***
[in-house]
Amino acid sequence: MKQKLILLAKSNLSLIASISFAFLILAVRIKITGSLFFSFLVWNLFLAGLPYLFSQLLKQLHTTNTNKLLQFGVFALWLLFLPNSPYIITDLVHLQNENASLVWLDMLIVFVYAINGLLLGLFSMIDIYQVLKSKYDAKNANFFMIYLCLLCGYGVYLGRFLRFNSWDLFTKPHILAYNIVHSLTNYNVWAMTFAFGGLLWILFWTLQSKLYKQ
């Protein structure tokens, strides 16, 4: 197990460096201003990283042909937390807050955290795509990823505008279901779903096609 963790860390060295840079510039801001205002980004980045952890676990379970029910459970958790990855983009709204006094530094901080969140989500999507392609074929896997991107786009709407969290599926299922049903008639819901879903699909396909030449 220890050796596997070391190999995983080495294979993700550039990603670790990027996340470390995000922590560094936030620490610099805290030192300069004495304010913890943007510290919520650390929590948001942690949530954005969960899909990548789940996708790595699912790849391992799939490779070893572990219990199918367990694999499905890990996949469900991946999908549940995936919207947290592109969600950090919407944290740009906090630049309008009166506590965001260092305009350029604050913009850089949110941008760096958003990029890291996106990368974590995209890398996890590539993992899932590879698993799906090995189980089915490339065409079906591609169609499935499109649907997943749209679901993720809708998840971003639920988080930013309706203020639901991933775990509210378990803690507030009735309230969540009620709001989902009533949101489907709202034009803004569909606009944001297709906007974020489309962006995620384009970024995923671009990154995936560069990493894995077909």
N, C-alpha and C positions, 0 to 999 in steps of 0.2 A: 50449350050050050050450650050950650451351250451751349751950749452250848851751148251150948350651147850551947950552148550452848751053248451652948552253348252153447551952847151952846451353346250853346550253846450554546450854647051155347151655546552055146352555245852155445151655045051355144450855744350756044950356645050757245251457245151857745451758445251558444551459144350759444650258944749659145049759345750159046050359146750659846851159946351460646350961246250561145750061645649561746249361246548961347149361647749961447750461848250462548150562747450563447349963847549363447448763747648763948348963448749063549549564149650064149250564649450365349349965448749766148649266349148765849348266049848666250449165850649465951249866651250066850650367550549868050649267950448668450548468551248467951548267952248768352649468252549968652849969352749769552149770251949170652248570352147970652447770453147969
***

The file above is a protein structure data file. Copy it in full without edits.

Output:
[in-house]
Amino acid sequence: MKQKLILLAKSNLSLIASISFAFLILAVRIKITGSLFFSFLVWNLFLAGLPYLFSQLLKQLHTTNTNKLLQFGVFALWLLFLPNSPYIITDLVHLQNENASLVWLDMLIVFVYAINGLLLGLFSMIDIYQVLKSKYDAKNANFFMIYLCLLCGYGVYLGRFLRFNSWDLFTKPHILAYNIVHSLTNYNVWAMTFAFGGLLWILFWTLQSKLYKQ
């Protein structure tokens, strides 16, 4: 197990460096201003990283042909937390807050955290795509990823505008279901779903096609 963790860390060295840079510039801001205002980004980045952890676990379970029910459970958790990855983009709204006094530094901080969140989500999507392609074929896997991107786009709407969290599926299922049903008639819901879903699909396909030449 220890050796596997070391190999995983080495294979993700550039990603670790990027996340470390995000922590560094936030620490610099805290030192300069004495304010913890943007510290919520650390929590948001942690949530954005969960899909990548789940996708790595699912790849391992799939490779070893572990219990199918367990694999499905890990996949469900991946999908549940995936919207947290592109969600950090919407944290740009906090630049309008009166506590965001260092305009350029604050913009850089949110941008760096958003990029890291996106990368974590995209890398996890590539993992899932590879698993799906090995189980089915490339065409079906591609169609499935499109649907997943749209679901993720809708998840971003639920988080930013309706203020639901991933775990509210378990803690507030009735309230969540009620709001989902009533949101489907709202034009803004569909606009944001297709906007974020489309962006995620384009970024995923671009990154995936560069990493894995077909």
N, C-alpha and C positions, 0 to 999 in steps of 0.2 A: 50449350050050050050450650050950650451351250451751349751950749452250848851751148251150948350651147850551947950552148550452848751053248451652948552253348252153447551952847151952846451353346250853346550253846450554546450854647051155347151655546552055146352555245852155445151655045051355144450855744350756044950356645050757245251457245151857745451758445251558444551459144350759444650258944749659145049759345750159046050359146750659846851159946351460646350961246250561145750061645649561746249361246548961347149361647749961447750461848250462548150562747450563447349963847549363447448763747648763948348963448749063549549564149650064149250564649450365349349965448749766148649266349148765849348266049848666250449165850649465951249866651250066850650367550549868050649267950448668450548468551248467951548267952248768352649468252549968652849969352749769552149770251949170652248570352147970652447770453147969